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Self-based Anaphora in Early Modern English

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Ewa Kucelman

This book is a corpus-based study which aims to describe the class of self-pronouns as used in the Early Modern English period. Self-pronouns are presented as a multi-functional class, with two main functions, as emphatic forms and as reflexive markers. The emphatic function is seen as a continuation of an earlier state of affairs, whereas the reflexive function is described as a new, emerging one. As reflexive markers, self-pronouns in Early Modern English compete with personal pronouns. Therefore the book seeks to present the conditions of their distribution ranging from configurational and thematic through discursive to pragmatic factors involved in the choice of the reflexive strategy.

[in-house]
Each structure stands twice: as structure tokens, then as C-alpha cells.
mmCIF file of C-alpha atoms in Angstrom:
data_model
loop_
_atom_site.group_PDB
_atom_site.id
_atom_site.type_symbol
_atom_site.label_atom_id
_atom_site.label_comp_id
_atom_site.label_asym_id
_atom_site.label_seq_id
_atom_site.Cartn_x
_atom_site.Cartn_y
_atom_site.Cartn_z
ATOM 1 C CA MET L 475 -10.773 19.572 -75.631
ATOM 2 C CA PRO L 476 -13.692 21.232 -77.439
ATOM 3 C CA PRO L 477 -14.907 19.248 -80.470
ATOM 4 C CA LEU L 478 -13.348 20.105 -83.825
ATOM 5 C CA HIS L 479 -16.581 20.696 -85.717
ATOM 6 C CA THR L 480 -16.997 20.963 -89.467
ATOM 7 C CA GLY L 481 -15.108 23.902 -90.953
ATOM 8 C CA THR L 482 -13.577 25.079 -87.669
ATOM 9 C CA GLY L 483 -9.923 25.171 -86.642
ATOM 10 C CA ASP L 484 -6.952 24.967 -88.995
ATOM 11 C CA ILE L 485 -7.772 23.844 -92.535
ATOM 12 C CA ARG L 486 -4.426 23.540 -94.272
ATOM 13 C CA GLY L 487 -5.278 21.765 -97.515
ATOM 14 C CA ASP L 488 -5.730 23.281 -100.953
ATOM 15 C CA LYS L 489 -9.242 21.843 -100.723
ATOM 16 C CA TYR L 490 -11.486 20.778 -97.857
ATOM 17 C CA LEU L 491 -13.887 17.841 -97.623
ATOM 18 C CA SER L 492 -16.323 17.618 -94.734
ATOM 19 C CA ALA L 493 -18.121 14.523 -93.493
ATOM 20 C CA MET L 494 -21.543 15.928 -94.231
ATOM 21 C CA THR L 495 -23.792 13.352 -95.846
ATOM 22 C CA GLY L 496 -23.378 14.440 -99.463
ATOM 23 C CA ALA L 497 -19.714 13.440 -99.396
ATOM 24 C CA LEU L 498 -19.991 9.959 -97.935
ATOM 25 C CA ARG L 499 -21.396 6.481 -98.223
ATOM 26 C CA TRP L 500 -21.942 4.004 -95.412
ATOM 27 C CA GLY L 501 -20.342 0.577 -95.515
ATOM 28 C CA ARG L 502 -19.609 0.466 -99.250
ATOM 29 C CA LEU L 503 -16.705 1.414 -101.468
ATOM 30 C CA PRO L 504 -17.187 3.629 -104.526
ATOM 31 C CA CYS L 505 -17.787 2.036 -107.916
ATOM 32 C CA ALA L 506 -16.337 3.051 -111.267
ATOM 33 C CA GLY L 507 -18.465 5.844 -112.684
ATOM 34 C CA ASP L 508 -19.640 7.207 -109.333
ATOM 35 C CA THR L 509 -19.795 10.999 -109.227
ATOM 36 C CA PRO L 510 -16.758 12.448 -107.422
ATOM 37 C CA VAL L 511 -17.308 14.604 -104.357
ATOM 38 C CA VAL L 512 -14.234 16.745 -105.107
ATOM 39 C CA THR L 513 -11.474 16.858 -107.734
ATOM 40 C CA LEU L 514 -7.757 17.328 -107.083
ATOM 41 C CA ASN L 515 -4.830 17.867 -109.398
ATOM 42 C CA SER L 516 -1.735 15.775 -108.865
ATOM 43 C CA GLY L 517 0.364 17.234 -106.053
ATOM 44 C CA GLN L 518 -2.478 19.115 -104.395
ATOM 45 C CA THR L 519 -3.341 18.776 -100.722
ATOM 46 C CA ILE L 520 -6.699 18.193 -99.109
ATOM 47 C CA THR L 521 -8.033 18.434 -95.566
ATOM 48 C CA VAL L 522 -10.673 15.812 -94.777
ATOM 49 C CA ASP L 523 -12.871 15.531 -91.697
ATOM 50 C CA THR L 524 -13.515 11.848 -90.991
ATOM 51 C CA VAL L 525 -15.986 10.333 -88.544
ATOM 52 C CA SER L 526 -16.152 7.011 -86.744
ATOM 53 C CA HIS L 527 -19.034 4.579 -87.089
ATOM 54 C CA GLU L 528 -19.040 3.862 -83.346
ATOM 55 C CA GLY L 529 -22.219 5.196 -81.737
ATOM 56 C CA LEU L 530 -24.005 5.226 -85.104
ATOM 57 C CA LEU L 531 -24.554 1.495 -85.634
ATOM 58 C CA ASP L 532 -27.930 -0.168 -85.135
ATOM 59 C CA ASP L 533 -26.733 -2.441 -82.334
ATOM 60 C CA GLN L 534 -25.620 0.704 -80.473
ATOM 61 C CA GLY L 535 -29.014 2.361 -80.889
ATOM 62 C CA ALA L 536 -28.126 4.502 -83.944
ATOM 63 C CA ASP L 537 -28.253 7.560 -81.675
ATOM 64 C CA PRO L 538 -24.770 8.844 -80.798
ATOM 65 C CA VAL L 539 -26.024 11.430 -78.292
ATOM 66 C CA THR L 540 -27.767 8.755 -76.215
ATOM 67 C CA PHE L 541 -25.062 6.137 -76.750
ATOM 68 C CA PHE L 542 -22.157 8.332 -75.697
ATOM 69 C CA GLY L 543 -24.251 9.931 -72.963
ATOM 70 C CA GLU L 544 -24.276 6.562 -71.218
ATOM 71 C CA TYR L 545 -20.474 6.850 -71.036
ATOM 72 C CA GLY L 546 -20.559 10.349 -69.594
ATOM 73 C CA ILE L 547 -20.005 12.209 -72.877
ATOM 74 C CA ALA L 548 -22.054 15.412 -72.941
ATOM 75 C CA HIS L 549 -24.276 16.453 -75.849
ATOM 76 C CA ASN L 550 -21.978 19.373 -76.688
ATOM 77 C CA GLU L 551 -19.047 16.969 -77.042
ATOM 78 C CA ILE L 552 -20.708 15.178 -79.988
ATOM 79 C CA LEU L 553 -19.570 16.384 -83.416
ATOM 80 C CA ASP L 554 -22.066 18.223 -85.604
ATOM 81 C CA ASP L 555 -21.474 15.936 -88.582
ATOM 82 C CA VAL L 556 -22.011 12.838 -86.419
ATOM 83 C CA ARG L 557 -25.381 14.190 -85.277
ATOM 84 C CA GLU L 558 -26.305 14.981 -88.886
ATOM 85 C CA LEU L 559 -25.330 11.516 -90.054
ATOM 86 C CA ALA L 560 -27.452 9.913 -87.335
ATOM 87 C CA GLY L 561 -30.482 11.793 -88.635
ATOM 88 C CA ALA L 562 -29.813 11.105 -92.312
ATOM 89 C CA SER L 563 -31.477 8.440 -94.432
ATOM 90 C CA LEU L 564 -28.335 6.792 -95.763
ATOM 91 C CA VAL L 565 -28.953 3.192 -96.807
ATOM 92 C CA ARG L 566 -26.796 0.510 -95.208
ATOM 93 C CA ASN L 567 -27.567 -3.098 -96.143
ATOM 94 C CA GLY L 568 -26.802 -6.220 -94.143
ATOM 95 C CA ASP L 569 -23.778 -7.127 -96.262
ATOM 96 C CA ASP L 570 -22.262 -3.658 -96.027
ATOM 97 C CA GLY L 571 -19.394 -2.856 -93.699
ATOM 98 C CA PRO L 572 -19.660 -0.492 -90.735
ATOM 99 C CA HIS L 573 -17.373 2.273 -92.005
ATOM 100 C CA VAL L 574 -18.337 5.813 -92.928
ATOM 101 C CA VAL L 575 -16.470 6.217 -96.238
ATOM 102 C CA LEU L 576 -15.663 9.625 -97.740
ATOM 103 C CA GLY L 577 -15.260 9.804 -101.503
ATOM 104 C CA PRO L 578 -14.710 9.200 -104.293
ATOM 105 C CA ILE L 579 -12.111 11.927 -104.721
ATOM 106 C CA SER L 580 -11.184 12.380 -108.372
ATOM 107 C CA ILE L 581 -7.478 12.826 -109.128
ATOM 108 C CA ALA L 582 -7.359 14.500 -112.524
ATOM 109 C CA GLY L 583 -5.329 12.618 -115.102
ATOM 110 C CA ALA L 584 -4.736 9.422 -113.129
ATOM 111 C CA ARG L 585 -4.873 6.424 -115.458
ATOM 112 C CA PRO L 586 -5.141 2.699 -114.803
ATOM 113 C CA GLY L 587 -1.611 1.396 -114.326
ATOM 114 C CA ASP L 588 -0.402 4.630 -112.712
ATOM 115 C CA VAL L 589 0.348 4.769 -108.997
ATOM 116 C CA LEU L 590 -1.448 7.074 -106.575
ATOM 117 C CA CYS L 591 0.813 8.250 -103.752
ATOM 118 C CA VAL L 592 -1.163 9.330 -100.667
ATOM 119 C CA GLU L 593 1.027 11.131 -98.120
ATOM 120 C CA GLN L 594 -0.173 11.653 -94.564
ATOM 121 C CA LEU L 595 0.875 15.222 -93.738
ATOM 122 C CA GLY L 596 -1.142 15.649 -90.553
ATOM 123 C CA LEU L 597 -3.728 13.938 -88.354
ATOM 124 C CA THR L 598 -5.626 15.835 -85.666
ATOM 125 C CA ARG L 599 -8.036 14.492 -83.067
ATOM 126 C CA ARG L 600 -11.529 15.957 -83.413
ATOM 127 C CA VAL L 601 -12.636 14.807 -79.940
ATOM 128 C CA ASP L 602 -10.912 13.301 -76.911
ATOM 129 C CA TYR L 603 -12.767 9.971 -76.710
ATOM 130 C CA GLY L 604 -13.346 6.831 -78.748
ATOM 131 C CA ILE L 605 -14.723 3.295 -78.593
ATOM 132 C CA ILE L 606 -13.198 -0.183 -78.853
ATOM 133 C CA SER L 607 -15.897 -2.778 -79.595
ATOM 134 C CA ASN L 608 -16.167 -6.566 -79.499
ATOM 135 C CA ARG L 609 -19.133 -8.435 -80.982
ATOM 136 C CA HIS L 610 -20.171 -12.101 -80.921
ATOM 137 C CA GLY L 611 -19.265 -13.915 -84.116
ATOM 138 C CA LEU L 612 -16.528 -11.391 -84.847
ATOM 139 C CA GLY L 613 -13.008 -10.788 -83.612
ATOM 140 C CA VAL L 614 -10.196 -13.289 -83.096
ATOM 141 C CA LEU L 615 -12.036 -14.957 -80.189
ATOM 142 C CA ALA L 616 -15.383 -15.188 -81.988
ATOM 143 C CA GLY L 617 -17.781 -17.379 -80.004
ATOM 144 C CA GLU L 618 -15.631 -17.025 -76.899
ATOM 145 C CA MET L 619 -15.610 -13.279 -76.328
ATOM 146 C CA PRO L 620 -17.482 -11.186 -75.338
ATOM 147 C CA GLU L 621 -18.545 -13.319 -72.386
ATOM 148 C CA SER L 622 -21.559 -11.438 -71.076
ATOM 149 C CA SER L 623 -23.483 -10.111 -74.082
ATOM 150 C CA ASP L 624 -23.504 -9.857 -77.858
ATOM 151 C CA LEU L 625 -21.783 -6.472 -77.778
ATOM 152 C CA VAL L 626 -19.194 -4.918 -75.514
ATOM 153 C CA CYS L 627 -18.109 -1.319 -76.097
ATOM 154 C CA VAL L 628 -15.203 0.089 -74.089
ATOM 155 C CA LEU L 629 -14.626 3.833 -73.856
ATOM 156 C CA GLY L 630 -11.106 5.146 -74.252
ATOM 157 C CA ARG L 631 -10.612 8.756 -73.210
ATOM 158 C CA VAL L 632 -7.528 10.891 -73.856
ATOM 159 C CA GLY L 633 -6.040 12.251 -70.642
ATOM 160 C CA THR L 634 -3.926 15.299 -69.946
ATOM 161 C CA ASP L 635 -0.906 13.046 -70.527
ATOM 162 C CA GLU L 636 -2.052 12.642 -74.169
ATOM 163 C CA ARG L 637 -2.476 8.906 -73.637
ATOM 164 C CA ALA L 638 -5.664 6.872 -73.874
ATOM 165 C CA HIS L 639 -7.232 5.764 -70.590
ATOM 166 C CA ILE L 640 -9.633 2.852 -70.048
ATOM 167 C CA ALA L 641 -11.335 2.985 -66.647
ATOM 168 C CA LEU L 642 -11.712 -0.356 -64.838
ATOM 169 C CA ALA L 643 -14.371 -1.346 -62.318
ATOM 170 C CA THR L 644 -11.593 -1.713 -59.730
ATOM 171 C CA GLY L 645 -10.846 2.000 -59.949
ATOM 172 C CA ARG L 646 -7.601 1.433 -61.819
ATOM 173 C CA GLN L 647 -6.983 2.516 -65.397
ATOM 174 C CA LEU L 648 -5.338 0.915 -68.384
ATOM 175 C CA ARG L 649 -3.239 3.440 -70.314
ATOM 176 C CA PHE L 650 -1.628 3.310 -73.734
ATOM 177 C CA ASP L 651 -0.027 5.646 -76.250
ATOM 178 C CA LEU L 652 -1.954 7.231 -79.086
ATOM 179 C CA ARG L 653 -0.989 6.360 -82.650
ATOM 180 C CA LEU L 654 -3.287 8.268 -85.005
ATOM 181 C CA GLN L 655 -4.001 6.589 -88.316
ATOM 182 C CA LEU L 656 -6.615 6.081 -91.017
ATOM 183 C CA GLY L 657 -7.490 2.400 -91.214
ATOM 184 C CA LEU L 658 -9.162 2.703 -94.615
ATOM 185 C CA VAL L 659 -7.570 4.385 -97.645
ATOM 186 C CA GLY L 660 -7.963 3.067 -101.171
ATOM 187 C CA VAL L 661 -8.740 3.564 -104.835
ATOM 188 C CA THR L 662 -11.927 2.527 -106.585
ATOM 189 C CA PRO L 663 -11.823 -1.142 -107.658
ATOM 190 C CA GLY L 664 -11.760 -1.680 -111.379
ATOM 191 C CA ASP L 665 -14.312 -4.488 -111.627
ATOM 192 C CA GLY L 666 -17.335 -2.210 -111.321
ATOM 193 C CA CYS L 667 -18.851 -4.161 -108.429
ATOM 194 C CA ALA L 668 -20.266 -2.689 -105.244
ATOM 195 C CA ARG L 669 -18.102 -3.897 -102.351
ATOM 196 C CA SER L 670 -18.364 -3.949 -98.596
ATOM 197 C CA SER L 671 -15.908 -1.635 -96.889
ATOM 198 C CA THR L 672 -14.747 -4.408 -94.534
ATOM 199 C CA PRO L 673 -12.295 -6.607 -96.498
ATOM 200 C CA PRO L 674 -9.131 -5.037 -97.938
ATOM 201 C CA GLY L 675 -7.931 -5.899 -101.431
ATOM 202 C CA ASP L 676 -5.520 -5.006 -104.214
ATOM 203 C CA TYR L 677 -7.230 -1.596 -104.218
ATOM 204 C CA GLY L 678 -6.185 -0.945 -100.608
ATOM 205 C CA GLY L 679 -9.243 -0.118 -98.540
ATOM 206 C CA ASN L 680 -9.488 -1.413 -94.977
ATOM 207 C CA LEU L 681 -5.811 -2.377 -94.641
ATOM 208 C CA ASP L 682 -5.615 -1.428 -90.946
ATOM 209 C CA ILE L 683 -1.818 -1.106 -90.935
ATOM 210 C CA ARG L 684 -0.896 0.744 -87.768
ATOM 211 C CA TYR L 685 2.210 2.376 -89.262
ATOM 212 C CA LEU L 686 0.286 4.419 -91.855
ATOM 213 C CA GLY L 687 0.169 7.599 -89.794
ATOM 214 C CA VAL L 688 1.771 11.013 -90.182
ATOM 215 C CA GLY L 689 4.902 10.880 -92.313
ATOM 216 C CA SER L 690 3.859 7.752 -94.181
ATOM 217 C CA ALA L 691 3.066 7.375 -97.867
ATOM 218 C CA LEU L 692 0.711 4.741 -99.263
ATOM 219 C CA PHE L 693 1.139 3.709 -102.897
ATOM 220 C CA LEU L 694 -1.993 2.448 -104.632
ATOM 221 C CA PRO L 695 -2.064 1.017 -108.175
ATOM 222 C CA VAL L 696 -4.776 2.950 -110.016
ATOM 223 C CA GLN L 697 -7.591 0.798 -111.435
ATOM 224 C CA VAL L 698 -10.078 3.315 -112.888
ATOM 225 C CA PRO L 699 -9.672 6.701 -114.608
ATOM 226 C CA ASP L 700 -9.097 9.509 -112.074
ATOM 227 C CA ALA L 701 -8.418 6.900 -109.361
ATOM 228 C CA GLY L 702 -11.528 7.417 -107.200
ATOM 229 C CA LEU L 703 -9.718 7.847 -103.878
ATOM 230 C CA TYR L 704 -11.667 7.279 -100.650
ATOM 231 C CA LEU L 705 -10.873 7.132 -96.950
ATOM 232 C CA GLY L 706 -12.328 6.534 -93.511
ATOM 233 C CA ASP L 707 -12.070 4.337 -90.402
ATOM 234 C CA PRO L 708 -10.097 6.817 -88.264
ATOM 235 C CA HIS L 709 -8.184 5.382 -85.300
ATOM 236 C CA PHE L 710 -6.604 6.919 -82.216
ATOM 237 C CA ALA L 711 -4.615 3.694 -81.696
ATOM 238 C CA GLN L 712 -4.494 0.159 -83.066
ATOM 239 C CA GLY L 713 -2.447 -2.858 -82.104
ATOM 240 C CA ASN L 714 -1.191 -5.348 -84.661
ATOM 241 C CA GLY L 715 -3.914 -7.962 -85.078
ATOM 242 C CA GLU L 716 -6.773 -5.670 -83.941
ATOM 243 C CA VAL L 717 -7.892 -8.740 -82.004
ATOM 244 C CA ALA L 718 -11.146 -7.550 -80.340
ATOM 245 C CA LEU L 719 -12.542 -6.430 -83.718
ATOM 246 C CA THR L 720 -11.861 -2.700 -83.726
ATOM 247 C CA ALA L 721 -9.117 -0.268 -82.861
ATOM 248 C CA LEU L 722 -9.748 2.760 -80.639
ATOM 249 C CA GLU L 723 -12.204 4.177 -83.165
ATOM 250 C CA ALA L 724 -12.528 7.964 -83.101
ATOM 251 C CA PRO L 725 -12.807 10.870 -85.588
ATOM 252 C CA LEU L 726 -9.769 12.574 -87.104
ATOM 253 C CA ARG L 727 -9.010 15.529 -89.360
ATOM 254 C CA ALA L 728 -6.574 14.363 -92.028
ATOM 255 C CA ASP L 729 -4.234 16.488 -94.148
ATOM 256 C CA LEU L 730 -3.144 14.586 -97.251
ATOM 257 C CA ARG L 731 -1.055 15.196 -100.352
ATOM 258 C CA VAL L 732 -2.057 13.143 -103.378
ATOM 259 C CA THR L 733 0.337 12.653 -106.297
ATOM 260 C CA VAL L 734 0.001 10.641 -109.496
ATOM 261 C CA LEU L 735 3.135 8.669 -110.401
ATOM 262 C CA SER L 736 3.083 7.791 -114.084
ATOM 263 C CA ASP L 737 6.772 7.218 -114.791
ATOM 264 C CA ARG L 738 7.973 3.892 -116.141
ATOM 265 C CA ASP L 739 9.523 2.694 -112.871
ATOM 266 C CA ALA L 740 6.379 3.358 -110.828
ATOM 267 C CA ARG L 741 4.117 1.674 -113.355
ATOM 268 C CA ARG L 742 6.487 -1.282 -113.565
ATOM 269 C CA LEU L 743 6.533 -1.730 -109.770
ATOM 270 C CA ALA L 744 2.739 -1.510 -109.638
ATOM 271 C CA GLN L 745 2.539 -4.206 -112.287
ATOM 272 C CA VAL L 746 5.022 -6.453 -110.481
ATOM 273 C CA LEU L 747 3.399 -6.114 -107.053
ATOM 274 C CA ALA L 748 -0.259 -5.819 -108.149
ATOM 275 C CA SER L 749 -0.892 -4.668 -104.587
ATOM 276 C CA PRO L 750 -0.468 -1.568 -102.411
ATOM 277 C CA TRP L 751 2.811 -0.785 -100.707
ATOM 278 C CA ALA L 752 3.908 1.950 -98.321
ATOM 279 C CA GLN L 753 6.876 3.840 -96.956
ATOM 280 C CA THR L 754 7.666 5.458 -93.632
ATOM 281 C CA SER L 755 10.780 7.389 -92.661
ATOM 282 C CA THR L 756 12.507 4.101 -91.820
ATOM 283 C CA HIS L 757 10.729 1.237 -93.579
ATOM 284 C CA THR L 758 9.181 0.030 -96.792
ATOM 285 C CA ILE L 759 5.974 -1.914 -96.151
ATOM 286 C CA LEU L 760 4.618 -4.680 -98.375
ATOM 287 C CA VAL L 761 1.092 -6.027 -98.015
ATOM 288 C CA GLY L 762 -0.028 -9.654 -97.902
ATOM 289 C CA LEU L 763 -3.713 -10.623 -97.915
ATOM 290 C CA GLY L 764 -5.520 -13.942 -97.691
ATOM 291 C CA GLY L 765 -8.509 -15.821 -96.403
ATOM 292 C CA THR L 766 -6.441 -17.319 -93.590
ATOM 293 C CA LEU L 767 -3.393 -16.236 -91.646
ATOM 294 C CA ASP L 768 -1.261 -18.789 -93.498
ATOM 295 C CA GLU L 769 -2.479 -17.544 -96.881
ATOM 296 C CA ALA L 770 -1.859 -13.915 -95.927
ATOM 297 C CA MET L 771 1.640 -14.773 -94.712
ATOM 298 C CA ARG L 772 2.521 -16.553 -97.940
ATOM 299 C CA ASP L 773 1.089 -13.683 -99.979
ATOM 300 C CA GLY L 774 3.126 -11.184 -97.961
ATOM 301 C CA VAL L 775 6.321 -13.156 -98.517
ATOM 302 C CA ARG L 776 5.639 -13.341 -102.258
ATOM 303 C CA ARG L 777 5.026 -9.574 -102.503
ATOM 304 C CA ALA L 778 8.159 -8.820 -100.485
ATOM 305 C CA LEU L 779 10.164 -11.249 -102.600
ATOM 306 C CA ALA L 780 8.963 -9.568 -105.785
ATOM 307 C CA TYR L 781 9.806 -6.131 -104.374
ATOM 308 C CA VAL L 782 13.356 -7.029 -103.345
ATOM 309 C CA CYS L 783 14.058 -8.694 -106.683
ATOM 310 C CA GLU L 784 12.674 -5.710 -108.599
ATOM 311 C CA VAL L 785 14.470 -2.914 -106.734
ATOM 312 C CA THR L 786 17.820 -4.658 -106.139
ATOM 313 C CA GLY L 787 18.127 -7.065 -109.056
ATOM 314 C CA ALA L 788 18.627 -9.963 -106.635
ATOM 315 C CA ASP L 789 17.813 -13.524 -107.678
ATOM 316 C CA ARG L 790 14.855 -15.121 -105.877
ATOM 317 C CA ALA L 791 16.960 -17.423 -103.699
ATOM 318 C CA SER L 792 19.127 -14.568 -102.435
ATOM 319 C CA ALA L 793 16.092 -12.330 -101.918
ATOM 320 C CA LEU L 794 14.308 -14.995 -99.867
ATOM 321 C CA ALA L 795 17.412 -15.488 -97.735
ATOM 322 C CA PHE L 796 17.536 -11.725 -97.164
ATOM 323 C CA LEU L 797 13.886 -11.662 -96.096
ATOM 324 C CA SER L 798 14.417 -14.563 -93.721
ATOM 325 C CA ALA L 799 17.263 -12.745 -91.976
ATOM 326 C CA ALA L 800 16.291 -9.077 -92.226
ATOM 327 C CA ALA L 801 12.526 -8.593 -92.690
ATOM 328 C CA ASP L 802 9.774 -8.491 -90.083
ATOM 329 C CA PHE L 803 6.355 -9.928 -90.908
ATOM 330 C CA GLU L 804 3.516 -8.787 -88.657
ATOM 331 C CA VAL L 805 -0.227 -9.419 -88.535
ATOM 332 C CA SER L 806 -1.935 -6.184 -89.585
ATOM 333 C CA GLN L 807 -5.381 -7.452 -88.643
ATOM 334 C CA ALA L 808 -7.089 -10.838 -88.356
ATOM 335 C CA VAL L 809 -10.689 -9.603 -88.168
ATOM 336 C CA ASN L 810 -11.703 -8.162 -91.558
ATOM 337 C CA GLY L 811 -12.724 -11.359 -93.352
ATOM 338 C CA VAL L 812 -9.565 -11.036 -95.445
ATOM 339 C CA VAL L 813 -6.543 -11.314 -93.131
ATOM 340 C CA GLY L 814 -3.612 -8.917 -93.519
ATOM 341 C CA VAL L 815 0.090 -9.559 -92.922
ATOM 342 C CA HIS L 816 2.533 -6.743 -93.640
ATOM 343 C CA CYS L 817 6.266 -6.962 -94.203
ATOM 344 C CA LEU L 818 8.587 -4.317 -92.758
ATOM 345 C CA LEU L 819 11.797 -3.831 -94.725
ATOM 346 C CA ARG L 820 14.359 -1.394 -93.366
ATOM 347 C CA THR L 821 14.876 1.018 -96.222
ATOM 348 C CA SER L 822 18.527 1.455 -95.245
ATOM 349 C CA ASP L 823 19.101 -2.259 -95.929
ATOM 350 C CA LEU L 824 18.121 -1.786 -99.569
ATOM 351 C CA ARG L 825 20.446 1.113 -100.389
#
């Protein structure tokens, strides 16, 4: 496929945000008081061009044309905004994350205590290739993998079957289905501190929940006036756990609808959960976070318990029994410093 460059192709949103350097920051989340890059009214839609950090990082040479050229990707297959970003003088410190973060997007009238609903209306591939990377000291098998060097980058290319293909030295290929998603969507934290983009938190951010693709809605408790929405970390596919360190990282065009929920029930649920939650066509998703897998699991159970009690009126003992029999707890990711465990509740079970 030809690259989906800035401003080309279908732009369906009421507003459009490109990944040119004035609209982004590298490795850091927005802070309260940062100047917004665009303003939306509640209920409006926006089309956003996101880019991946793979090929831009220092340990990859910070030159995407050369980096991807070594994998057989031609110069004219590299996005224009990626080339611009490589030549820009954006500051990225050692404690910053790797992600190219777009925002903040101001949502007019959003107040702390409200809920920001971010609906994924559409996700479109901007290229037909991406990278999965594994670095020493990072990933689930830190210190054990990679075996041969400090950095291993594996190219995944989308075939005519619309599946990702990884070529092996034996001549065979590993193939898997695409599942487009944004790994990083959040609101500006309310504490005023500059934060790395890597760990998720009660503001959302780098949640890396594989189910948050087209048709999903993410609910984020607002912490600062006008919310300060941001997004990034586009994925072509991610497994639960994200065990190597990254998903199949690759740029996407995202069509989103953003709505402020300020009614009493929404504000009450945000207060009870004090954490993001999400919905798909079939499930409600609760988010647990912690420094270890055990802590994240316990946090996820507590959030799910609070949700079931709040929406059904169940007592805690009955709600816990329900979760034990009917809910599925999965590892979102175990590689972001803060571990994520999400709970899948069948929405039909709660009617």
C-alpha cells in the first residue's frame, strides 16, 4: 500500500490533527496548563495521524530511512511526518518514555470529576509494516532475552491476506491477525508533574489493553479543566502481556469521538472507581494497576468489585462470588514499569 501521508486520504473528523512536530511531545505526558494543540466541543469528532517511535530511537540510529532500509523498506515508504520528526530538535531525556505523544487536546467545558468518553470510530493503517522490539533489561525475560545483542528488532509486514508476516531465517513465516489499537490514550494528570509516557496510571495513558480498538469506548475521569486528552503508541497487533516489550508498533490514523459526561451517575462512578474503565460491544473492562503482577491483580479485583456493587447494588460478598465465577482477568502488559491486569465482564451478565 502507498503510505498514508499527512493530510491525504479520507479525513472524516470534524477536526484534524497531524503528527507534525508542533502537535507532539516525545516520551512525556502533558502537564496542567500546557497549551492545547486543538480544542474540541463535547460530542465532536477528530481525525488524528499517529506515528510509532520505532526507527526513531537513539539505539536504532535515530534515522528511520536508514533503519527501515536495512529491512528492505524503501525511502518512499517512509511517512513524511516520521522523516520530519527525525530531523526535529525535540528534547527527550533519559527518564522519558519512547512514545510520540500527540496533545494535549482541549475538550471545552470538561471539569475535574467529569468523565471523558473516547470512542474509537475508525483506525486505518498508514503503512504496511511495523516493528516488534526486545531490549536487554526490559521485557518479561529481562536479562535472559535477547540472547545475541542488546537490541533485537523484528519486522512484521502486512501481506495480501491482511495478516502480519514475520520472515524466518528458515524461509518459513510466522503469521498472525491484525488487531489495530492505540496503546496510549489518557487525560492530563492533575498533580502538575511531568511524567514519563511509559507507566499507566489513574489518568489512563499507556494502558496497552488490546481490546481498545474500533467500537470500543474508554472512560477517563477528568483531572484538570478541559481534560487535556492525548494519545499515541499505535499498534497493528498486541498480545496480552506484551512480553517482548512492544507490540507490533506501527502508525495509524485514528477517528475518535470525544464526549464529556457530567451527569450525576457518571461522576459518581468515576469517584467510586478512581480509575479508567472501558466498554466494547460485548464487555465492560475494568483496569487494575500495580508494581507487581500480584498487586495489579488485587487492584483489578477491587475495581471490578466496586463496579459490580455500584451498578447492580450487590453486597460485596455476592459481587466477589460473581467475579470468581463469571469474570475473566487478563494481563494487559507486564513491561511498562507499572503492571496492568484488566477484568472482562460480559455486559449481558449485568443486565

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Acknowledgements............................................................................................... 9 Series Foreword .................................................................................................. 11 Preface................................................................................................................. 13 Chapter 1 SELF pronouns as bound anaphors ................................................................ 17 1.1 Introduction................................................................................................. 17 1.2 Basic assumptions....................................................................................... 18 1.2.1 Locality: Binding domains ............................................................... 19 1.2.2 The command requirement............................................................... 21 1.3 Some challenges to the Standard Binding Theory...................................... 24 1.3.1 Non-complementary environments .................................................. 24 1.3.2 Long distance anaphora.................................................................... 25 1.4 Binding conditions as restrictions on reflexive predicates ......................... 30 1.5. Syntactic and semantic predicates .............................................................. 33 1.6 Some problems with coindexation.............................................................. 34 1.7 Conclusions................................................................................................. 35 Chapter 2 Pragmatic approaches to SELF pronouns...................................................... 37 2.1 Introduction................................................................................................. 37 2.2 Pragmatic interpretation of SELF pronouns ............................................... 38 2.3 Non-local antecedent-anaphor relationships............................................... 41 2.3.1 Logophoric interpretation of anaphors ............................................. 41 2.3.2 Reflexives as viewpoint markers...................................................... 44 2.3.3 Viewpoint interpretation of picture nouns ....................................... 45 2.3.4 SELF pronouns as intensives ........................................................... 49 2.3.4.1 The form of the intensive SELF pronoun and its relationship with other intensives ............................ 50 2.3.4.2 Factors licensing the use of intensive pronouns.................. 51 2.4 The relationship between intensives and reflexives ................................... 57 2.5. Conclusions................................................................................................. 59 6 Contents Chapter 3 Some remarks on the history of SELF pronouns........................................... 61 3.1 Introduction................................................................................................. 61 3.1.1 Types of reflexive markers............................................................... 62 3.2 The historical development of SELF reflexives ......................................... 64 3.2.1 Old English....................................................................................... 64 3.2.2 Middle English ................................................................................. 65 3.2.2.1 The development of the self-compound .............................. 65 3.2.2.2 The choice of a reflexive strategy ....................................... 67 3.2.3 Early Modern English and later ......................................................... 69 3.2.4. Foreign influences and rivalling strategies ....................................... 70 3.3. Accounts of the grammaticalization of reflexive SELF forms ................... 72 3.3.1 van Gelderen’s account .................................................................... 72 3.3.2 Keenan’s account ............................................................................. 74 3.4 Conclusions................................................................................................... 75 Chapter 4 Bound reflexive...

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